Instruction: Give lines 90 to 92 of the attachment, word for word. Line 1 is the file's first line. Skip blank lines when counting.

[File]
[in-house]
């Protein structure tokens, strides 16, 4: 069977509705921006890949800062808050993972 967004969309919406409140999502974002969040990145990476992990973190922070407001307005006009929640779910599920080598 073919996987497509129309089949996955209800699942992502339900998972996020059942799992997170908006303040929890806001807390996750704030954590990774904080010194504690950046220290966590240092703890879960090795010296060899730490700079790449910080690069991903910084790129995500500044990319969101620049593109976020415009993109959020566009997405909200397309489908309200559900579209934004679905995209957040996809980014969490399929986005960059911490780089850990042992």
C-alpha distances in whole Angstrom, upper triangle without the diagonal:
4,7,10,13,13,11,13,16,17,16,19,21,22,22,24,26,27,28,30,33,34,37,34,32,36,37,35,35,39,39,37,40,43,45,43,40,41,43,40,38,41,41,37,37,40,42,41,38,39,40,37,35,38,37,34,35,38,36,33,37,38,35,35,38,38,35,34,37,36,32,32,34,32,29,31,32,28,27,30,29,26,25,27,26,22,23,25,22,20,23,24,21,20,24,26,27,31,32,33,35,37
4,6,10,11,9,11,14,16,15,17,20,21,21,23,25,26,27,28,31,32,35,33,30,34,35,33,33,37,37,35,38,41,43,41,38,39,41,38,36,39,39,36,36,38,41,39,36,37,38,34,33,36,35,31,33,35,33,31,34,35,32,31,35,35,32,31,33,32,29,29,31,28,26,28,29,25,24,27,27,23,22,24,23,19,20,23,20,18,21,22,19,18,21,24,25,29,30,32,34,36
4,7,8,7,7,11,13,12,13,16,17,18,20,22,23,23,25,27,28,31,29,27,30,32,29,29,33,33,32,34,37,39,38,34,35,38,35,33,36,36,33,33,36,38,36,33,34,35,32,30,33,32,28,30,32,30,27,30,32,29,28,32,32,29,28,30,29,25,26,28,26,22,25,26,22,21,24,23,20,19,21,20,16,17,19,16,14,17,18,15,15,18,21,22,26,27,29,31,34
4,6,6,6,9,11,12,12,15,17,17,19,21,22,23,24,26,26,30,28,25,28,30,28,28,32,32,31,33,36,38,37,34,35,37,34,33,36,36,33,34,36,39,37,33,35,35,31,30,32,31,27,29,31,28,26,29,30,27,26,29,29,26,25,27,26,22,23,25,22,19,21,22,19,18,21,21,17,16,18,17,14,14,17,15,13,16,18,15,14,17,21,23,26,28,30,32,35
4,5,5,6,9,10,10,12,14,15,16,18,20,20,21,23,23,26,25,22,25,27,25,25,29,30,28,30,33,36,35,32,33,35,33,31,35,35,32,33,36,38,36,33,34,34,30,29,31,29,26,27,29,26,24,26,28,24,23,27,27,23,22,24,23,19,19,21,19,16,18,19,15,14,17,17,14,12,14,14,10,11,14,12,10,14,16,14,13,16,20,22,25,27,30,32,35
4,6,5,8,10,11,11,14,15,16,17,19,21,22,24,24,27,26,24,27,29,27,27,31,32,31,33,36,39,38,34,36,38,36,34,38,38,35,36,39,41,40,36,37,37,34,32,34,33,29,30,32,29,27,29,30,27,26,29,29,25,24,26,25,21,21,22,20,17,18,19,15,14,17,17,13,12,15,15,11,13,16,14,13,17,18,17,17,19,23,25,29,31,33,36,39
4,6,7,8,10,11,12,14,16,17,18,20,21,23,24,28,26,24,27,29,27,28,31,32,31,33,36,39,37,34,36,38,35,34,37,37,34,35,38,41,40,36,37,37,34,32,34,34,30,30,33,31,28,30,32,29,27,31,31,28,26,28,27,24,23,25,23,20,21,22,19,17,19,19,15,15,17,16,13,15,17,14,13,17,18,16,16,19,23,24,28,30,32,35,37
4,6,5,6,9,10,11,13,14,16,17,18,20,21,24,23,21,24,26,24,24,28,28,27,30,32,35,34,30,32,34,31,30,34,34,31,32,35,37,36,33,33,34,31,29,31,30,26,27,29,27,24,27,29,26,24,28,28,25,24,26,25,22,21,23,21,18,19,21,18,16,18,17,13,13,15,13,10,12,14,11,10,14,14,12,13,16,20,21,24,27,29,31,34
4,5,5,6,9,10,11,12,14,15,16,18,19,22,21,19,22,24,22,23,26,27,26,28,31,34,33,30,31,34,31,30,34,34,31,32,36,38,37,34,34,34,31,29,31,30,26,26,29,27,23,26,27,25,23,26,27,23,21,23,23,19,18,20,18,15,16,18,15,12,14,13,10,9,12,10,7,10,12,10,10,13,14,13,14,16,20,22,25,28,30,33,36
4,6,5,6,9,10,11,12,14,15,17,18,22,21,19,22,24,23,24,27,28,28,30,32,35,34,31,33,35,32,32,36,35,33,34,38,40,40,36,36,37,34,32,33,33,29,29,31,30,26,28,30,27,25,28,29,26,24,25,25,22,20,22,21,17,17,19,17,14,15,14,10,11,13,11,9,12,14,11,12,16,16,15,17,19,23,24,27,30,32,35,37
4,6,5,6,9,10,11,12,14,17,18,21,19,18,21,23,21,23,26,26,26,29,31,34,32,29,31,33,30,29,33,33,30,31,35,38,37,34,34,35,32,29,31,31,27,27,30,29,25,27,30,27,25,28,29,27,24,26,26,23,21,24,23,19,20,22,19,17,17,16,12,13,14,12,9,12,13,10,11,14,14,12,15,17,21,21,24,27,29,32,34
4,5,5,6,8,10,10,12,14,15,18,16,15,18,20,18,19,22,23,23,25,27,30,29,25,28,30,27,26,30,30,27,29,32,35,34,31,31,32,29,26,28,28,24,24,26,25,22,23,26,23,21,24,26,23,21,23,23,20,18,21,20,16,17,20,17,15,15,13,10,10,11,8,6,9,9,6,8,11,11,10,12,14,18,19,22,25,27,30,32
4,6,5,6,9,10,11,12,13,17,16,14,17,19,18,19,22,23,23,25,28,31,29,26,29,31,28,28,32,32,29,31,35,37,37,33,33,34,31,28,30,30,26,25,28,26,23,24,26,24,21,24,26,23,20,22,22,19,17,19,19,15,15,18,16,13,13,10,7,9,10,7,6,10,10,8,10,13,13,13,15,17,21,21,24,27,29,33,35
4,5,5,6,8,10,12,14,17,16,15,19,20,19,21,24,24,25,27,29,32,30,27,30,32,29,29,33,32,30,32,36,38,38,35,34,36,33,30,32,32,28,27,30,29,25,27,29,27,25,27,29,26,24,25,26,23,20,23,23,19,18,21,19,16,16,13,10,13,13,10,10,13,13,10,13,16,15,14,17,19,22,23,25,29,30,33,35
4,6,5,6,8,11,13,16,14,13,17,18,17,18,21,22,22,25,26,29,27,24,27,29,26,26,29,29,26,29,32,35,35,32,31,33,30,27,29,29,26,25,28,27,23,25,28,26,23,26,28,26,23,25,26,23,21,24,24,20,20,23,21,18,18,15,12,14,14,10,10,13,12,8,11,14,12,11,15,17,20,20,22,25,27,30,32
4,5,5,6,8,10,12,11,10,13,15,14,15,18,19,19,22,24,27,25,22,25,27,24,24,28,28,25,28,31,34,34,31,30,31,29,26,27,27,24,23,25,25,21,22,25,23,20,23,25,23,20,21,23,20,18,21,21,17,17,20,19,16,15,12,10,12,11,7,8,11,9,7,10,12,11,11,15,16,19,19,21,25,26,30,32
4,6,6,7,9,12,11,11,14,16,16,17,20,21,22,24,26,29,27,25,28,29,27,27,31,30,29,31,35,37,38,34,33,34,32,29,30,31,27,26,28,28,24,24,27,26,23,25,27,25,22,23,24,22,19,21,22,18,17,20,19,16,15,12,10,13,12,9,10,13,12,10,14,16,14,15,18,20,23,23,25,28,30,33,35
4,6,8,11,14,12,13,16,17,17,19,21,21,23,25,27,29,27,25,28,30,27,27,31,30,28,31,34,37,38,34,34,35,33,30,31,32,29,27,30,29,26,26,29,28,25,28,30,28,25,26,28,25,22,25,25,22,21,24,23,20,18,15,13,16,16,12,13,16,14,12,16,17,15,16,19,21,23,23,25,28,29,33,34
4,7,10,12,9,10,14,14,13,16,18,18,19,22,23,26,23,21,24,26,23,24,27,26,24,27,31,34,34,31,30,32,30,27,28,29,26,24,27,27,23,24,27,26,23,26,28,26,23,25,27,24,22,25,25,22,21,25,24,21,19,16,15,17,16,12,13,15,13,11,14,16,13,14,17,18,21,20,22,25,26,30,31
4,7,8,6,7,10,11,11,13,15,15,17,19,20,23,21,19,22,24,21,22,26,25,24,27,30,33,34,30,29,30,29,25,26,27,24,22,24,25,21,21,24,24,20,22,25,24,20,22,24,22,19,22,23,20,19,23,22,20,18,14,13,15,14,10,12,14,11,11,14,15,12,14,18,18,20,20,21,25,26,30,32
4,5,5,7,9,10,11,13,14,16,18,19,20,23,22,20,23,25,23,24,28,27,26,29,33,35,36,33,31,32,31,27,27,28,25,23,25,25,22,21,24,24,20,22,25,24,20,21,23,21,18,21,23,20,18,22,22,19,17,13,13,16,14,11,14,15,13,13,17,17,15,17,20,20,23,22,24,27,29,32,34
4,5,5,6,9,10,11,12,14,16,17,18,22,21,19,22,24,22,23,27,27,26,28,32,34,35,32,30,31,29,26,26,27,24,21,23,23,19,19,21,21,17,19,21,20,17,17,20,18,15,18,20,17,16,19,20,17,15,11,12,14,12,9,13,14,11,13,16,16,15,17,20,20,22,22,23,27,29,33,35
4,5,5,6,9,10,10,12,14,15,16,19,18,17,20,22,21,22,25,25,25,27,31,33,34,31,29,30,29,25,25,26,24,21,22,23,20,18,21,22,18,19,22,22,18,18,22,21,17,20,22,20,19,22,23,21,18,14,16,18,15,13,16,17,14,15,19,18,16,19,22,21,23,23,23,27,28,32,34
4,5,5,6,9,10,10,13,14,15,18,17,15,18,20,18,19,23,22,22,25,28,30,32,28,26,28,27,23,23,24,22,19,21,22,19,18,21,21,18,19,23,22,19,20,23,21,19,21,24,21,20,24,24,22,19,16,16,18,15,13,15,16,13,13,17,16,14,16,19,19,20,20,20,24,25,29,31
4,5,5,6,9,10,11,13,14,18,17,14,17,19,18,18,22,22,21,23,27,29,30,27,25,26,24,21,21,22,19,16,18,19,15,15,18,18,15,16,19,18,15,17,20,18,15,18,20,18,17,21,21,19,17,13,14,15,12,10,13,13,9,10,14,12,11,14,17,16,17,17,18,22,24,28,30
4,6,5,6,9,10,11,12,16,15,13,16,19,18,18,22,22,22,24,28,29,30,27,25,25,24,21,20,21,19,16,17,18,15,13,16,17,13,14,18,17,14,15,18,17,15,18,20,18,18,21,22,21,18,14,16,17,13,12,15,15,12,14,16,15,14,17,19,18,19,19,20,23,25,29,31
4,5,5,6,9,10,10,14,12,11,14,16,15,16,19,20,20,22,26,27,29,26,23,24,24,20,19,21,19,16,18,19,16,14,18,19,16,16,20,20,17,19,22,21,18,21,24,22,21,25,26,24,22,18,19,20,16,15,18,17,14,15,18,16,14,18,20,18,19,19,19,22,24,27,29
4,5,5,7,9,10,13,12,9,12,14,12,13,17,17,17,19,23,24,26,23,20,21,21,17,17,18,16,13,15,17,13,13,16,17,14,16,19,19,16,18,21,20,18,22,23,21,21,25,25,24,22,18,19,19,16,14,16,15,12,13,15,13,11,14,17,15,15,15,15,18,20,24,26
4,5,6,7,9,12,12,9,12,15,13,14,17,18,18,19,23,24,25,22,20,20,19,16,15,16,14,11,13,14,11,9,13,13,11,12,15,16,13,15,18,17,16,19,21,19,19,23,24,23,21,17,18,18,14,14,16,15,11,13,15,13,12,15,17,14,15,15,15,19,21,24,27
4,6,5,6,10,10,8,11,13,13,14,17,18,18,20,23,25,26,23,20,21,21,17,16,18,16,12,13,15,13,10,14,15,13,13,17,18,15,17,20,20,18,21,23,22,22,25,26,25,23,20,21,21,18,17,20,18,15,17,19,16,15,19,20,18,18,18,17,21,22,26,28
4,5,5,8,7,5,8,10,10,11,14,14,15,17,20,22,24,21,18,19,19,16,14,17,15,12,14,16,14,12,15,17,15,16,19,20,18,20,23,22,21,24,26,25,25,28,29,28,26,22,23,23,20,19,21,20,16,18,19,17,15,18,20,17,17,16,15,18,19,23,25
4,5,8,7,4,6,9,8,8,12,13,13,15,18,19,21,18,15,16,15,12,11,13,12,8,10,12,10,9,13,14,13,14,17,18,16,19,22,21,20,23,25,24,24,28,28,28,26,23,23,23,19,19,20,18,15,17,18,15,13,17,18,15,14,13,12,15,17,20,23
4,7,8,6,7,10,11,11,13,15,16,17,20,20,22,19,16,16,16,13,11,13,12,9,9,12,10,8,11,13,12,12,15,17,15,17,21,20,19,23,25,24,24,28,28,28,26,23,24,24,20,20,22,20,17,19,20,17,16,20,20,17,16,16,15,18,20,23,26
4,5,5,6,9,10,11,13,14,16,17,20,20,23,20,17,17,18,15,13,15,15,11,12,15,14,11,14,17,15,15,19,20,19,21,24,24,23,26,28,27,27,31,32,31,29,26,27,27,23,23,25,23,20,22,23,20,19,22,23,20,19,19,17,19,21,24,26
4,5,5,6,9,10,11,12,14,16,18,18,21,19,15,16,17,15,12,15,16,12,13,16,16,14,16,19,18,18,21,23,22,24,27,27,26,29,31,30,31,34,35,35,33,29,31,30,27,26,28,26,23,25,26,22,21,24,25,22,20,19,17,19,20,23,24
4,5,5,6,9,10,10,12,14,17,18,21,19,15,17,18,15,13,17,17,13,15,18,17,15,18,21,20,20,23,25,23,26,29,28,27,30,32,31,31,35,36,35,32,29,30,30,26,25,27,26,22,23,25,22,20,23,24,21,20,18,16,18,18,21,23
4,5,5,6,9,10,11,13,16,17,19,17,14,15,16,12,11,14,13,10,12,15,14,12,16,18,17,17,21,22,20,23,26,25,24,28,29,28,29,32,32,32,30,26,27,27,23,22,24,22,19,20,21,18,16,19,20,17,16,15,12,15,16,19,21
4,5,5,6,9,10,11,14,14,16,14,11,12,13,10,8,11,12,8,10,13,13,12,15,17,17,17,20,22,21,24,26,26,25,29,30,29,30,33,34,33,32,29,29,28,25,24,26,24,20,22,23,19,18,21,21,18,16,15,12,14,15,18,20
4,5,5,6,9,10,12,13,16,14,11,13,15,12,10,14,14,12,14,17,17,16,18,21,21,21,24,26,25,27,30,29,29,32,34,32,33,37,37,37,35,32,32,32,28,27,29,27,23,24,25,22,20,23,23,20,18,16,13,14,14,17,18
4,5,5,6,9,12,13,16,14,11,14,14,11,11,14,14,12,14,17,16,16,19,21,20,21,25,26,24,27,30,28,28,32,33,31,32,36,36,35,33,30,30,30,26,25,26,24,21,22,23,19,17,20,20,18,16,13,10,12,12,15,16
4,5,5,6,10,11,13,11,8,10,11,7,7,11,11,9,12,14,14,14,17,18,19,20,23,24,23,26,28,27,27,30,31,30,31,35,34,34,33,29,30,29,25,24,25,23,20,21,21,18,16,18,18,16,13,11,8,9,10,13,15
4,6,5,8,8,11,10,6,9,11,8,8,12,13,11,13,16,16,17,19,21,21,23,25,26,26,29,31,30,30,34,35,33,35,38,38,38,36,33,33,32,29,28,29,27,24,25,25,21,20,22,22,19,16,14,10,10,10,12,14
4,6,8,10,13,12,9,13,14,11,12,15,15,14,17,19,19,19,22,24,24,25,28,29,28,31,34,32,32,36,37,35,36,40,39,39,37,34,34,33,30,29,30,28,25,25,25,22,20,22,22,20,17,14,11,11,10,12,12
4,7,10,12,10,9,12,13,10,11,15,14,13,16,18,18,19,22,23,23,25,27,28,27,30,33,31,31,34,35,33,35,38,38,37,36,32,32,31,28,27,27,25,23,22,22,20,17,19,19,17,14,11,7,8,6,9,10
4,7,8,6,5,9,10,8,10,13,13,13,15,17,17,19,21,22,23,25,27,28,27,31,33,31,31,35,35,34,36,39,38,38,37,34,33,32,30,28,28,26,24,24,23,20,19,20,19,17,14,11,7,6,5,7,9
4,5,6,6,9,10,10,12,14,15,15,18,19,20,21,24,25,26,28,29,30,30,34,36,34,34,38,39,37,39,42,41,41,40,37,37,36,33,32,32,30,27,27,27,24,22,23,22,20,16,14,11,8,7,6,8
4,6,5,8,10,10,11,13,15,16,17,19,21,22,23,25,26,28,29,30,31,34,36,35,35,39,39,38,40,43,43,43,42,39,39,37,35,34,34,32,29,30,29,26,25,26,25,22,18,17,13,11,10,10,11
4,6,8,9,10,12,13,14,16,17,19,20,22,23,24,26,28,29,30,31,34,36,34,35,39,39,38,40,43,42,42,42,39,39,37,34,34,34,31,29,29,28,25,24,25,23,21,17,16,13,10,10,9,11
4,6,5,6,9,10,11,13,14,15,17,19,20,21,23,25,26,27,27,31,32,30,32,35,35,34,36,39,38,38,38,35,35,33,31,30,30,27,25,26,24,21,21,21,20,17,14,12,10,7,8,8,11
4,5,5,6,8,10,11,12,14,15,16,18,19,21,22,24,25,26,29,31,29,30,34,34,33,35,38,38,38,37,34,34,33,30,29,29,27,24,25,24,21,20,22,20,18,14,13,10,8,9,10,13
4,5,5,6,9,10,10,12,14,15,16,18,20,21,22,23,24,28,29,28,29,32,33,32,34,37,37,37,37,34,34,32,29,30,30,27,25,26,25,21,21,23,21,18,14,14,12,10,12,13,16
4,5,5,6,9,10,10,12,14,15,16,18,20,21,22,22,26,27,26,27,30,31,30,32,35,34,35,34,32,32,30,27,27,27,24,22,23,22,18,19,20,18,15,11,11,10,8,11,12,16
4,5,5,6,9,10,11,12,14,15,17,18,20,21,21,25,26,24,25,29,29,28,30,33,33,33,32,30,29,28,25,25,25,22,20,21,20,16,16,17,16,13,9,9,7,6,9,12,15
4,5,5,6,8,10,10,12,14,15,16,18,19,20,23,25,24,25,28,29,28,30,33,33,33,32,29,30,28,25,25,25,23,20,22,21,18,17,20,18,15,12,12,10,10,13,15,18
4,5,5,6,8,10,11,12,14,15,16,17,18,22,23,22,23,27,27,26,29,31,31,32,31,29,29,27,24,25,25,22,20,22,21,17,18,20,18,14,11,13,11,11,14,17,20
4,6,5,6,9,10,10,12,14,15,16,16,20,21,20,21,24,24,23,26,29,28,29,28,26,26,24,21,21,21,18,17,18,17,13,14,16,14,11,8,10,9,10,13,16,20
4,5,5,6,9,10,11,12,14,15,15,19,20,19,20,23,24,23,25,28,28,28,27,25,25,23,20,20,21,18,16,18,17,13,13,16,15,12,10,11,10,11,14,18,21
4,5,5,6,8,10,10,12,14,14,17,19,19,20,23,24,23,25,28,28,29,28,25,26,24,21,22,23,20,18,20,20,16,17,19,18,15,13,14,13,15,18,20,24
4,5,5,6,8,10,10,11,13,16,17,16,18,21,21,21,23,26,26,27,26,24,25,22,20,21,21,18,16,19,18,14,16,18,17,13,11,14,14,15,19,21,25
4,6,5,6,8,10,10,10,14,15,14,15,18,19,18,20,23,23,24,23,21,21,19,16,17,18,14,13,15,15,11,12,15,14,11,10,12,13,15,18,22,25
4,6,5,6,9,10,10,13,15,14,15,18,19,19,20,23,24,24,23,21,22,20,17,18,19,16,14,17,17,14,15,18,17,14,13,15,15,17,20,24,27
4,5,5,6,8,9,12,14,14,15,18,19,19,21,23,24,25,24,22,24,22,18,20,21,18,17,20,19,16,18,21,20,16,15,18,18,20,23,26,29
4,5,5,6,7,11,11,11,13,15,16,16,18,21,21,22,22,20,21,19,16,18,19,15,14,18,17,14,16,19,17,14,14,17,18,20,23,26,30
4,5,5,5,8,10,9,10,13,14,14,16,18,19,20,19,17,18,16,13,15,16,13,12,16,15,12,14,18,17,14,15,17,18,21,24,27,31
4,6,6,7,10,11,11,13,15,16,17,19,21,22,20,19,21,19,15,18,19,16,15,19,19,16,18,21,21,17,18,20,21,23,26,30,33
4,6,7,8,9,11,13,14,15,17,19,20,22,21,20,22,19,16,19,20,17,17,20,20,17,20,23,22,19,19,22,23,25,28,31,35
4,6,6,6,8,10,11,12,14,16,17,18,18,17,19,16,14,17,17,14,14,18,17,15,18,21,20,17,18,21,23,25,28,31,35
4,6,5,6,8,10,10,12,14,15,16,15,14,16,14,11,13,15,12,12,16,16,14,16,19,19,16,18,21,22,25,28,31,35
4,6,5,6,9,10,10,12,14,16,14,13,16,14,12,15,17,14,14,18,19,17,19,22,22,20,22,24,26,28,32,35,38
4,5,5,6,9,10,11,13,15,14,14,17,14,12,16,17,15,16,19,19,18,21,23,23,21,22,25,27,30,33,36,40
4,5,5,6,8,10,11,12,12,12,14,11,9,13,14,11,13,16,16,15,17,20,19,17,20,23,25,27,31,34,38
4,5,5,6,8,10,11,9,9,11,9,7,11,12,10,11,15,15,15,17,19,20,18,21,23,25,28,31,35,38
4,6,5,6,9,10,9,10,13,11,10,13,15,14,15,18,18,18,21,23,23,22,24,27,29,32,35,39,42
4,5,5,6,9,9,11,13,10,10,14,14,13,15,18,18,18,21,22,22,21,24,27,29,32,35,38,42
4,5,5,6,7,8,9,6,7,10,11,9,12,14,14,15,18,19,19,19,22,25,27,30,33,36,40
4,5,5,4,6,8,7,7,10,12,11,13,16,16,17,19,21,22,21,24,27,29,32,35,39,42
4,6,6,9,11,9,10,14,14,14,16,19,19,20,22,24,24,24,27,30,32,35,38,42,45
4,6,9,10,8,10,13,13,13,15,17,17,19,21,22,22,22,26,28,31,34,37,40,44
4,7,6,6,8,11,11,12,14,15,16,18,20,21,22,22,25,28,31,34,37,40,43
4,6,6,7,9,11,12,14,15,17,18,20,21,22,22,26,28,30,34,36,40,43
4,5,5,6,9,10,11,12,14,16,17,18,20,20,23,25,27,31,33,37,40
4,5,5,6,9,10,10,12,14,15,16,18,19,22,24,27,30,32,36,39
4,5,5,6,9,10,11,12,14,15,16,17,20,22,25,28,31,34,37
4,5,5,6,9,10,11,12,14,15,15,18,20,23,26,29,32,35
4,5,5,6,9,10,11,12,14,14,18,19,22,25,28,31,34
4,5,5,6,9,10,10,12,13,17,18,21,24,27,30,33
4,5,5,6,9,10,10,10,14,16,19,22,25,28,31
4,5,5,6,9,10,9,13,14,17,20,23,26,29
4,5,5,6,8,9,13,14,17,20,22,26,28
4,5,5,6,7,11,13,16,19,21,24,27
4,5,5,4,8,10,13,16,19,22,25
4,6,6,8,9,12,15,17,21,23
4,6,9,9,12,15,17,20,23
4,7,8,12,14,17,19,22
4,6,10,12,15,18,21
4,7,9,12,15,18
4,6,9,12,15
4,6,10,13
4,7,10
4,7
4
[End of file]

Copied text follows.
4,5,5,6,9,10,10,10,14,16,19,22,25,28,31
4,5,5,6,9,10,9,13,14,17,20,23,26,29
4,5,5,6,8,9,13,14,17,20,22,26,28